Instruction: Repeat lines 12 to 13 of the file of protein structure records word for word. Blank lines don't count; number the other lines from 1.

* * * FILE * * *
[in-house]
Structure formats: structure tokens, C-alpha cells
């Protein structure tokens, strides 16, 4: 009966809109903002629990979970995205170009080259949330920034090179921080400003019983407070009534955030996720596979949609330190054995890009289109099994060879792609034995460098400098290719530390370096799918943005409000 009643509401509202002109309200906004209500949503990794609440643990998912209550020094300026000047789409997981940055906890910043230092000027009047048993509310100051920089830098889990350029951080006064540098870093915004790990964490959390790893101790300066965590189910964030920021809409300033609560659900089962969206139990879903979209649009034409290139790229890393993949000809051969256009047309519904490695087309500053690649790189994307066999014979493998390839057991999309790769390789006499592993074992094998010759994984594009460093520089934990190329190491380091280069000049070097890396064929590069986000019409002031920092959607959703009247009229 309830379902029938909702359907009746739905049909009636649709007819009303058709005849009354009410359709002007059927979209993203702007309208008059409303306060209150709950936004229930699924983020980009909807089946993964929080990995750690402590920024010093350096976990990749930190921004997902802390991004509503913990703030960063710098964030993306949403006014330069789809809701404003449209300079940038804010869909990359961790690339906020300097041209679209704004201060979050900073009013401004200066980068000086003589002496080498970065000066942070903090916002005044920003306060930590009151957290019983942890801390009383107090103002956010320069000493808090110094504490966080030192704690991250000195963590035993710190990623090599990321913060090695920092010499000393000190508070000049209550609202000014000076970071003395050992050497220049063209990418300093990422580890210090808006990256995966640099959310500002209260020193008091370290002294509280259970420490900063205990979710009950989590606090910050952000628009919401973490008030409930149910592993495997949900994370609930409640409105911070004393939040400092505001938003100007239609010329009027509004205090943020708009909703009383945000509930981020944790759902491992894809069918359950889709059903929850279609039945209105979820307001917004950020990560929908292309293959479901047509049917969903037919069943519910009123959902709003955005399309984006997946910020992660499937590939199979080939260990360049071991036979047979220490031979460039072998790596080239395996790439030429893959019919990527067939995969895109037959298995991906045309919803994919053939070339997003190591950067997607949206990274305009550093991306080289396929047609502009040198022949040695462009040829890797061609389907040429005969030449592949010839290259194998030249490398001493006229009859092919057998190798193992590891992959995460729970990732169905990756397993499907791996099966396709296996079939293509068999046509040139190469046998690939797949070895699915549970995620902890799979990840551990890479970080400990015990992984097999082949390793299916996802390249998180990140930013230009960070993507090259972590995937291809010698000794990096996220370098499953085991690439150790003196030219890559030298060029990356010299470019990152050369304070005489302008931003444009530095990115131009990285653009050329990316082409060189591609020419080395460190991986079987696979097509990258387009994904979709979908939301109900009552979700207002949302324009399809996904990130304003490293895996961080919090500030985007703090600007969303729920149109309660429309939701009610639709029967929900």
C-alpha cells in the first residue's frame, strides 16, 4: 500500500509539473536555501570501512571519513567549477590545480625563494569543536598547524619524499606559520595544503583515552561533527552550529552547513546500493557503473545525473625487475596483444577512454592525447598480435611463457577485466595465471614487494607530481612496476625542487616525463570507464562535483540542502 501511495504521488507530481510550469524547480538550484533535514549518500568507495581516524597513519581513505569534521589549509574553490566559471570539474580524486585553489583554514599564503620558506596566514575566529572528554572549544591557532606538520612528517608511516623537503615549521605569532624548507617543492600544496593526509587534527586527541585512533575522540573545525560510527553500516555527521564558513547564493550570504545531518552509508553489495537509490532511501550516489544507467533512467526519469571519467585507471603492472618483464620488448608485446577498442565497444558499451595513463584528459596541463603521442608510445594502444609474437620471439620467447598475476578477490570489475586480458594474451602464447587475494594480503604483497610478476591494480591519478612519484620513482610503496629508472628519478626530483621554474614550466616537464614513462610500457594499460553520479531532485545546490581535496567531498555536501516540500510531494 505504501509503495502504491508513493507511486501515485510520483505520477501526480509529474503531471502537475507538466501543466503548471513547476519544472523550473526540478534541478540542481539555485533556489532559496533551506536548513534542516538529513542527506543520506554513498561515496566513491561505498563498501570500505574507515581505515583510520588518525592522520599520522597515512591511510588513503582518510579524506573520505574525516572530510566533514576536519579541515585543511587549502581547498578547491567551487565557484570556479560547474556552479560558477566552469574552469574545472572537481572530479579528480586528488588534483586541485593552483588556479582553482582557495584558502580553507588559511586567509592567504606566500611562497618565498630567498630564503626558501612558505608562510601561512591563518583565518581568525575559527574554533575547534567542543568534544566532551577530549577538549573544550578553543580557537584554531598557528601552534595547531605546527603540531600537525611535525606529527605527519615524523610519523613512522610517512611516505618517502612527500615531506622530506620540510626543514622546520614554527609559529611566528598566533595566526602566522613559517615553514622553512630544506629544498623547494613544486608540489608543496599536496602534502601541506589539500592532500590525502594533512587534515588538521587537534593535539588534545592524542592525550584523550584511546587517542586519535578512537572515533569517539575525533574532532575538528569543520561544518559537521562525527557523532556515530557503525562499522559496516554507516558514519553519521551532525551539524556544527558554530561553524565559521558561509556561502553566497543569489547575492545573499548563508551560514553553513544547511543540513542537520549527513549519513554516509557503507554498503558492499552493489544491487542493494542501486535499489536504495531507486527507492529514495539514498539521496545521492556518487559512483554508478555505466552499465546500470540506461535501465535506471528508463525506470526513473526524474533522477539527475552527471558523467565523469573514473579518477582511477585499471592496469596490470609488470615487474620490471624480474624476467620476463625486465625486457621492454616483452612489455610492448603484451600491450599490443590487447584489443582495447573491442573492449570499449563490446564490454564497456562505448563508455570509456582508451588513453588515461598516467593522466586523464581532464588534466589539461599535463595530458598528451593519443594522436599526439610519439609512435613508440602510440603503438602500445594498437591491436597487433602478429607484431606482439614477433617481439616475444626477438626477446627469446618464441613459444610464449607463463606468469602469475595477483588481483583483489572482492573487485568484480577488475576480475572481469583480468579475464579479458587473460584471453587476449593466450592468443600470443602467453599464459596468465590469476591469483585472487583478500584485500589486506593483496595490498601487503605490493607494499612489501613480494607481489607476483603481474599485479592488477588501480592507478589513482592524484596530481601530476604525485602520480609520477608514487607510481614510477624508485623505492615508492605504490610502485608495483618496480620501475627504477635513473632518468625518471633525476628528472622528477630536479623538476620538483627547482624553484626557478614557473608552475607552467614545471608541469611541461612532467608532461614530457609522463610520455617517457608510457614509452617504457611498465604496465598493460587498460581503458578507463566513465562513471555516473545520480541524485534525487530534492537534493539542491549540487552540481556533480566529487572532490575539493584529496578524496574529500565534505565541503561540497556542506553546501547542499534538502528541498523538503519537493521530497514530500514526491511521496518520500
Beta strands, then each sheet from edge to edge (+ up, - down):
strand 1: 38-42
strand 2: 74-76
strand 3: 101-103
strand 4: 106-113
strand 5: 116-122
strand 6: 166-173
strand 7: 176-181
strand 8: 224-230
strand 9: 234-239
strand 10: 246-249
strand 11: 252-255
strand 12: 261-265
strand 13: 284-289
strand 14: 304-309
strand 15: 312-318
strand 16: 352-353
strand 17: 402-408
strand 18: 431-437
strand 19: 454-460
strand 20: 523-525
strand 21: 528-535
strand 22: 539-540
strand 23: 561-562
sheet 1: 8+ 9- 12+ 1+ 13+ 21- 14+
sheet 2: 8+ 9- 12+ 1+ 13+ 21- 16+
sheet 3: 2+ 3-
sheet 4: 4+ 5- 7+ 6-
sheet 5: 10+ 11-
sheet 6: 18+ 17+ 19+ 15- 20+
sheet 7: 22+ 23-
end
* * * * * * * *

strand 7: 176-181
strand 8: 224-230